5 Responses to “On Realism and “Evangelical Atheists””

  1. See, you read this and you realize just how reactionary those are who claim that Harris hates religion. It just goes to show that context acquired by actually listening to what a person has to say is the begining of enlightenment.

    I’m with Sam on this…the end of dogmatic faith is the next step in our evoulution. We should do all we can to help our fellow beings make it to the next level. I’m convinced that the survival of our race may very well hang in the balance.

  2. I see you’re taking Harris’ writings to heart. I am, as well and I too see the importance of his message. I’m glad that this year we’ve seen large steps in “Evangelical Atheism” or whatever term would explain the movement better.

    I agree with you on the issue of the survival of our race (although I haven’t given this much thought before) especially since many of the world’s governments 1. have nuclear destructive power, and 2. are still very religiously-motivated and scripture-based for their accepted direction and morals.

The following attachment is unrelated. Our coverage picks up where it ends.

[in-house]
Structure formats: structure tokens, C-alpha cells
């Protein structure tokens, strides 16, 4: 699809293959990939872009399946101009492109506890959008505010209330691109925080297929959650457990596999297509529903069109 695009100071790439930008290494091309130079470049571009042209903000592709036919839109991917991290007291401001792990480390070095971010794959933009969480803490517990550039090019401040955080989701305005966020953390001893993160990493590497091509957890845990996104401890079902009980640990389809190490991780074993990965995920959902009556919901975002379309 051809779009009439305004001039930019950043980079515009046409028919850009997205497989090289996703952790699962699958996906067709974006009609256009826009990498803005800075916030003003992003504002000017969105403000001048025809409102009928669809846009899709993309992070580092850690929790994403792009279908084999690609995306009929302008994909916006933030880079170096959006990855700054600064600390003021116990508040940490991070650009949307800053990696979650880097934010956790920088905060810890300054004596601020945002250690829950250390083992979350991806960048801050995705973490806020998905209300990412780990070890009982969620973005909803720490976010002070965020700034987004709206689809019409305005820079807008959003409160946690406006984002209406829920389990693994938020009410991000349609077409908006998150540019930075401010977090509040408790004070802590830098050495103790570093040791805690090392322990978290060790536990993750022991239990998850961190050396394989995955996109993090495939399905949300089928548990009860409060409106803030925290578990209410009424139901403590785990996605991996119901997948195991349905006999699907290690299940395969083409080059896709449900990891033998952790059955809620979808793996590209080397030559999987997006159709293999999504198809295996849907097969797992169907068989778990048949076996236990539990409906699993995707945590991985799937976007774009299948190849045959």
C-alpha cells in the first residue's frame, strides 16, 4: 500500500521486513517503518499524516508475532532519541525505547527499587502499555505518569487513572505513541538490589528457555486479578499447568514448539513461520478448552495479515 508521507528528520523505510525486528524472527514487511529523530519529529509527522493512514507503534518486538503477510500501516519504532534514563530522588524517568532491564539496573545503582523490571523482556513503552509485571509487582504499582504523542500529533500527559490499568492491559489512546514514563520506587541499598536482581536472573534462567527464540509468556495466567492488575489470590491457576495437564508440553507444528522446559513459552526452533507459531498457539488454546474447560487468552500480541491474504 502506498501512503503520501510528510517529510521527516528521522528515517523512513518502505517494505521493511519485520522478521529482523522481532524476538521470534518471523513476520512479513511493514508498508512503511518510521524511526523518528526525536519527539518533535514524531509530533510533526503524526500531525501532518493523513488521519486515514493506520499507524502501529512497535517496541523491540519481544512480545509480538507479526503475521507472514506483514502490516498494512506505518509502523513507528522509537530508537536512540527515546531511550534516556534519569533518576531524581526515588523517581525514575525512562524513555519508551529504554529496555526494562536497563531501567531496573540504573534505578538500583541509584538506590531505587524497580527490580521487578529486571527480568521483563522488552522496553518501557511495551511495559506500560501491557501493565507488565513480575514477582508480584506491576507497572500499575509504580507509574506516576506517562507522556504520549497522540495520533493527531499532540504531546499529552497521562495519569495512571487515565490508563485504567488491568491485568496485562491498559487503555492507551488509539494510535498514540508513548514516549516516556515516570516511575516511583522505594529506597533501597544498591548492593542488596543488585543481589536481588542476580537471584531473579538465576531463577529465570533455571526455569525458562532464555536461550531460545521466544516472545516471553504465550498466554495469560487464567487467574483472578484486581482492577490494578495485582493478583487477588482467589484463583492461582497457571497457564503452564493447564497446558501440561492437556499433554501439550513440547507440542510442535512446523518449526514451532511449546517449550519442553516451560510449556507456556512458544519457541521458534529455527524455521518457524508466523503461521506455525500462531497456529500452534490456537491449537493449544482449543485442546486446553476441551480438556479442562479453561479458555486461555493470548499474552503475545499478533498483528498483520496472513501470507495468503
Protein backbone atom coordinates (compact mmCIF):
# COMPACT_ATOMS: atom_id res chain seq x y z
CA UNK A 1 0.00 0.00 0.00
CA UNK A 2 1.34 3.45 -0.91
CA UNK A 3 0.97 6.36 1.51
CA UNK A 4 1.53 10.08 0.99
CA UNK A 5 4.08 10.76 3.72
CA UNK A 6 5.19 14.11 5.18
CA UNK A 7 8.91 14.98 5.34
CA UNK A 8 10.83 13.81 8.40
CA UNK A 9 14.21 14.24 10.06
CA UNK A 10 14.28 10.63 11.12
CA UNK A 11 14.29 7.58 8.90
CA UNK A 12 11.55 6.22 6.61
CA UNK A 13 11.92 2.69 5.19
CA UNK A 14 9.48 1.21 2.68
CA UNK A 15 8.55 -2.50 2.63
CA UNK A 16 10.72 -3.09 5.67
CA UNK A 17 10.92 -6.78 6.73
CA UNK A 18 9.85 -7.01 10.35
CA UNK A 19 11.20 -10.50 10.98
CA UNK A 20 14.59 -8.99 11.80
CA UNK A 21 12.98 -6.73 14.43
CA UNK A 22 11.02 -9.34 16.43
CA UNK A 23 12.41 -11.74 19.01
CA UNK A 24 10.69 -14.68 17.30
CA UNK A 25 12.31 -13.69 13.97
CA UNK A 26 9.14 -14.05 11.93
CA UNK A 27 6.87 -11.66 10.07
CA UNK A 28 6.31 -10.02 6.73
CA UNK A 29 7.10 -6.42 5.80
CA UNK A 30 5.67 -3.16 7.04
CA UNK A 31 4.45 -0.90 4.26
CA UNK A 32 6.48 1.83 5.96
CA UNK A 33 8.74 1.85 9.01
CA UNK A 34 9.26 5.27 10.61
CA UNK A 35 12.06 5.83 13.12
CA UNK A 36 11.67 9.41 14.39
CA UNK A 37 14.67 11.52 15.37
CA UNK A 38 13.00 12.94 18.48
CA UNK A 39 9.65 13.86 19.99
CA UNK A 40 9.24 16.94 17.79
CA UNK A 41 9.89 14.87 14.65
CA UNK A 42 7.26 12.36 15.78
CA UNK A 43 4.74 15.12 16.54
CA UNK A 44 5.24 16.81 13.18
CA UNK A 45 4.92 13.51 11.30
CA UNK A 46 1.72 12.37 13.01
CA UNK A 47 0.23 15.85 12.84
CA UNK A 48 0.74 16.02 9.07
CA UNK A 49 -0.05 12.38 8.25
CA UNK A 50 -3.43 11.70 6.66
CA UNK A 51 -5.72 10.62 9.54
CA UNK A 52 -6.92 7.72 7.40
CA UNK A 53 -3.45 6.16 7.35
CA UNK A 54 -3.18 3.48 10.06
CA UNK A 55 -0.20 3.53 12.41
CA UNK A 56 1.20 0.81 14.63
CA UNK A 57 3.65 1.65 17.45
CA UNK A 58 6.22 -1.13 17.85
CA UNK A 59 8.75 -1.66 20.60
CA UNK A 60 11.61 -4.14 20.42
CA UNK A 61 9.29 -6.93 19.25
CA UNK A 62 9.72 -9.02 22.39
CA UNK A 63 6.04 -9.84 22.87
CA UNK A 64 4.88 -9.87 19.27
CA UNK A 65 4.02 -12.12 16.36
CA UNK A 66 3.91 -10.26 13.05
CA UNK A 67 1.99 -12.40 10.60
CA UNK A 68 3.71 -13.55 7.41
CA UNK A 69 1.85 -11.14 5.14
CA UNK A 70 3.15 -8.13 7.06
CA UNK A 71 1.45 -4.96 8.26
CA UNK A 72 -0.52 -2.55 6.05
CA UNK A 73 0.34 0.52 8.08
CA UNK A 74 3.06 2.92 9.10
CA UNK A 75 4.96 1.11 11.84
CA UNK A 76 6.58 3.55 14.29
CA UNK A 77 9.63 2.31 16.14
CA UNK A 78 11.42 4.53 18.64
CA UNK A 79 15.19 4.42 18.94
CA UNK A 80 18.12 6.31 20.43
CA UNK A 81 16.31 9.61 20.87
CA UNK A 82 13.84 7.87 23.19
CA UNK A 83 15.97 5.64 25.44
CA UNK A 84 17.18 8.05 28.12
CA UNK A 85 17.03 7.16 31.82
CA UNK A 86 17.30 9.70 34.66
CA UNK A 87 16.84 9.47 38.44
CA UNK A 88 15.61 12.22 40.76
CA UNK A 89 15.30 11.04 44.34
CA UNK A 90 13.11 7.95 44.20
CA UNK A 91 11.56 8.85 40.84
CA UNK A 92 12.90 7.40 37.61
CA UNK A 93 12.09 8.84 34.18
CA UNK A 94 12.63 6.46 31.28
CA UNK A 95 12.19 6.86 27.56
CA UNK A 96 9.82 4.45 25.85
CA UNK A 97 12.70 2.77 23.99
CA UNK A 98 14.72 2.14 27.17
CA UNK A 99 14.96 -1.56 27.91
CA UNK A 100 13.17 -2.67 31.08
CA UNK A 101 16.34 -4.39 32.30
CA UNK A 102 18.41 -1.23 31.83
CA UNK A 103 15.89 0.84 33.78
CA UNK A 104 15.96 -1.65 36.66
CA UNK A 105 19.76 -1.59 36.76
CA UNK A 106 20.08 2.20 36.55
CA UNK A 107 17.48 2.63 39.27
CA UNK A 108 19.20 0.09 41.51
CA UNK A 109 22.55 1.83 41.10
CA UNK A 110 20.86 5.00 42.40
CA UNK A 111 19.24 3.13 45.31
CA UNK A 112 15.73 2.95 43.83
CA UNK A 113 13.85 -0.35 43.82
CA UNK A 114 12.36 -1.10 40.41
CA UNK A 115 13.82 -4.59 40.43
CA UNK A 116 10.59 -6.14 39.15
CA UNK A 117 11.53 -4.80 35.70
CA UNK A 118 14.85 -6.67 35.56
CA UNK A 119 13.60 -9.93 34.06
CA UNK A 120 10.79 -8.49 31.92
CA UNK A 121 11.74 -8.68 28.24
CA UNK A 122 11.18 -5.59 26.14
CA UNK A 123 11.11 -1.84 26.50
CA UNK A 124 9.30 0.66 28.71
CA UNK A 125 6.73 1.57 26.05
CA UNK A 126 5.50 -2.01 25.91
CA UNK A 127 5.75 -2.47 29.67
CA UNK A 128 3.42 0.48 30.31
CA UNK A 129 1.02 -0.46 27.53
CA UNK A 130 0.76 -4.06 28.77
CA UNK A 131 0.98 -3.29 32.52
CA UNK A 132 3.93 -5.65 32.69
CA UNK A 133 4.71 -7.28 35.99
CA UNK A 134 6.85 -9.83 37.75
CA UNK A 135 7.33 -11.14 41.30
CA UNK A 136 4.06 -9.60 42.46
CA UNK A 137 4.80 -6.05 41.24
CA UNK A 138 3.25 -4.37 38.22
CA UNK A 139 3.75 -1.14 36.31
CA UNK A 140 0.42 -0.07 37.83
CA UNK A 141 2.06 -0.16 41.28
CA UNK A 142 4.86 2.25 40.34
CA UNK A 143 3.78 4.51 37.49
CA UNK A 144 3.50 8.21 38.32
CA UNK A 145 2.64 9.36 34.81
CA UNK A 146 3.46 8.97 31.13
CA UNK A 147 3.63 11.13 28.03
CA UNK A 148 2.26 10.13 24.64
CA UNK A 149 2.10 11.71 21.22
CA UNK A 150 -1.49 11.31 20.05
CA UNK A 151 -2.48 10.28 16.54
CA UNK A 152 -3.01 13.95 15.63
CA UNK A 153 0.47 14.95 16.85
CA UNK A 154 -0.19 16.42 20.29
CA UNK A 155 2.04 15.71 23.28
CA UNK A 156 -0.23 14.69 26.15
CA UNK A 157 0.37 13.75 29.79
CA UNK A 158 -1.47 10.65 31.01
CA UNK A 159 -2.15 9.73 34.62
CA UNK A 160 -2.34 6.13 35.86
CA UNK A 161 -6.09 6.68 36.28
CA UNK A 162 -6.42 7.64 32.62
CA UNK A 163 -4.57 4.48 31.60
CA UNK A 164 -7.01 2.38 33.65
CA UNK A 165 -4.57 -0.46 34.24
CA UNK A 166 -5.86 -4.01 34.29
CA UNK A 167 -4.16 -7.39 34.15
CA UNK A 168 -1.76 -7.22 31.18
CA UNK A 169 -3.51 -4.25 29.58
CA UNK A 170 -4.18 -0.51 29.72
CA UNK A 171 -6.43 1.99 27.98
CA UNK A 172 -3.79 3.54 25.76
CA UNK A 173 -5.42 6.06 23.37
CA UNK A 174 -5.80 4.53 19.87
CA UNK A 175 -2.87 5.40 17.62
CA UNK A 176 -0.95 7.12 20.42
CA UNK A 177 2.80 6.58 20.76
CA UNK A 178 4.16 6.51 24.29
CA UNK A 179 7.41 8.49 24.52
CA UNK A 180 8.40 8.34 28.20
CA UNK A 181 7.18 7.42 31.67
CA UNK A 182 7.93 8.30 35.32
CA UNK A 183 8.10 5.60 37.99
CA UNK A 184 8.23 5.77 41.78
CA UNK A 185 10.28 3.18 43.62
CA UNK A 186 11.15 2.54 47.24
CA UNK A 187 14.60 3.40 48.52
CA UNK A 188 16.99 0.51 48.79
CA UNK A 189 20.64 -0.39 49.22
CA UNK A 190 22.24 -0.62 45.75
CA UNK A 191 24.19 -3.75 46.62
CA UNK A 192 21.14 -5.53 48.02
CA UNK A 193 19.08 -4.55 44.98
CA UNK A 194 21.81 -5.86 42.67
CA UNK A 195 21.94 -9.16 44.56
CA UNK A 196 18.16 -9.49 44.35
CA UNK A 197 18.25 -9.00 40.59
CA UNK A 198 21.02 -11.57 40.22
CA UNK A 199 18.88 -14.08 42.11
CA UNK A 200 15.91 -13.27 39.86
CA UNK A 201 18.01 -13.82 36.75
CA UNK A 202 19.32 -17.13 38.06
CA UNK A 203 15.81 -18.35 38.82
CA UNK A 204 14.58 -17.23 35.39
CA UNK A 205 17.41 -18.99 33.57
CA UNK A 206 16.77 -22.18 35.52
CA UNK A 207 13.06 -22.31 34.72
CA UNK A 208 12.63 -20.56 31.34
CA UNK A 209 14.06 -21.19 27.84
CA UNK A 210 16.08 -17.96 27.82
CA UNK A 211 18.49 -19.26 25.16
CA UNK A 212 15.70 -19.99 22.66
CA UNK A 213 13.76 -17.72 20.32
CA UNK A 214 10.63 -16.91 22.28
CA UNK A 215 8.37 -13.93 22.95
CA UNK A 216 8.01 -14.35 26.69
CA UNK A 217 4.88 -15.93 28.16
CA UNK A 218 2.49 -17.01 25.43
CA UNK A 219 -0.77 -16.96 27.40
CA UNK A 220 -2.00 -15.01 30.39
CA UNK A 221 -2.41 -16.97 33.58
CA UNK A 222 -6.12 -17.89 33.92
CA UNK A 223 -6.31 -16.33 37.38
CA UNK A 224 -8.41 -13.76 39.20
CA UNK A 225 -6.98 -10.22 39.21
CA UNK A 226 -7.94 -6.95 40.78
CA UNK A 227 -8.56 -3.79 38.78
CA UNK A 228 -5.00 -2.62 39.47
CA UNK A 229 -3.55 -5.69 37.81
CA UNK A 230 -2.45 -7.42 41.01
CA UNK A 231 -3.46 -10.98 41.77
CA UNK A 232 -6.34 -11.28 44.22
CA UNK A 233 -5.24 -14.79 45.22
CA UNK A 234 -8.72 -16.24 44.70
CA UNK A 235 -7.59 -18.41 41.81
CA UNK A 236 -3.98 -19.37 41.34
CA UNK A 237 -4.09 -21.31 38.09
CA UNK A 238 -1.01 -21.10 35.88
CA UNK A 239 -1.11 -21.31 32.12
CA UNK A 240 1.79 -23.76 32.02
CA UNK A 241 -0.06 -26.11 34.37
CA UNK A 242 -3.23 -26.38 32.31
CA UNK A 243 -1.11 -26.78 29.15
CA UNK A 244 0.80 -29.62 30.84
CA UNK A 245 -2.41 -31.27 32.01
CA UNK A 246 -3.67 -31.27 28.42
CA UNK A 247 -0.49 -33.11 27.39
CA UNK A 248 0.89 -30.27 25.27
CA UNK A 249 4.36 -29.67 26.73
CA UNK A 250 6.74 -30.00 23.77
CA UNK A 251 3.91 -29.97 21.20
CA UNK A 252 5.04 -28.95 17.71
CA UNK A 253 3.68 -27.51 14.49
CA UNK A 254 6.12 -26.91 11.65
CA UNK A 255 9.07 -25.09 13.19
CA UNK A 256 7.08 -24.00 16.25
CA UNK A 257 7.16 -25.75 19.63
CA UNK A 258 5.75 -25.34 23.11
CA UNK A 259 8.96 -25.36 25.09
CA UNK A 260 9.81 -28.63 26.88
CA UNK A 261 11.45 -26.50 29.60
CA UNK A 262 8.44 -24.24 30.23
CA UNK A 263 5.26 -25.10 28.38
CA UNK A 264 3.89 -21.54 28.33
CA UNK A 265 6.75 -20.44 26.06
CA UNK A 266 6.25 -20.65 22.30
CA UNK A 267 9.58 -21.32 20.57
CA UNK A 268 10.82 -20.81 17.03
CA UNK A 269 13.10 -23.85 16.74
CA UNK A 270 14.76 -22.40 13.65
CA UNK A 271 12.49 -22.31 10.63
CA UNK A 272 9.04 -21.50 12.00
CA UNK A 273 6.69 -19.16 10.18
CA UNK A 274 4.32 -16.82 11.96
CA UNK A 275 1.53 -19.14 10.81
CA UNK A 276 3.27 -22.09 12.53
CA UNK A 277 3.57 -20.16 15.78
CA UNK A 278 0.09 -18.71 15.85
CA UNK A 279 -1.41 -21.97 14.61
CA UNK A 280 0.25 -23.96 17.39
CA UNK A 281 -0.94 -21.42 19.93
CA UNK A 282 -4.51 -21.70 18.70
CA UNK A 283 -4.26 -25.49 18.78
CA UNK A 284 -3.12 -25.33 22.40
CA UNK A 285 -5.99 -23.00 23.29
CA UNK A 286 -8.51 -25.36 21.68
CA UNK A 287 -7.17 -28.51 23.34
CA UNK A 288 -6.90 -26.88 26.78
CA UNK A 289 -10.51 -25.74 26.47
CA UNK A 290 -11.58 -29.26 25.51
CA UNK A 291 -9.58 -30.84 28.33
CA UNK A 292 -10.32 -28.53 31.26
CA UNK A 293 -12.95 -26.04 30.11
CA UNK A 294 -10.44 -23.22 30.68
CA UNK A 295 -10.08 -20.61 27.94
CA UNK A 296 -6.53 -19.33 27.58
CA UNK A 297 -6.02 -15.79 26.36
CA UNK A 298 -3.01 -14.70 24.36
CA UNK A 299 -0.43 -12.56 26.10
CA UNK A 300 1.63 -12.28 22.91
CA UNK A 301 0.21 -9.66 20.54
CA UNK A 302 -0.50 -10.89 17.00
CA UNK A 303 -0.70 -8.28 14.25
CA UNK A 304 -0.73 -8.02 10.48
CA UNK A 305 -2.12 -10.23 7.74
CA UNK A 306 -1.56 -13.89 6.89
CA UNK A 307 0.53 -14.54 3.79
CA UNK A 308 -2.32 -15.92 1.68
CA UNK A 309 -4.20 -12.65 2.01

To ensure safety to our next evolutionary step (or at least to better our now-slacking scientific presence in the world) we are in dire need of true separation of church and state immediately. The average American mind seems more interested in the hundreds of contradictory religious ideals offered to them and much less in what science has to offer. The government supports and even encourages this as well in many ways. We are so behind for where we should be in 2007. Much of the world is now gaining on us or even surpassing us in some areas of vital research such as stem-cells and cloning (because of religious morals associated with these promising areas of study). I really enjoyed Harris’ introduction of Letter to a Christian Nation where he shows how religion is inhibiting stem-cell research which could be causing many many people to suffer and die. All of this because “there may be a soul somewhere in those 150 cells in that petri dish”.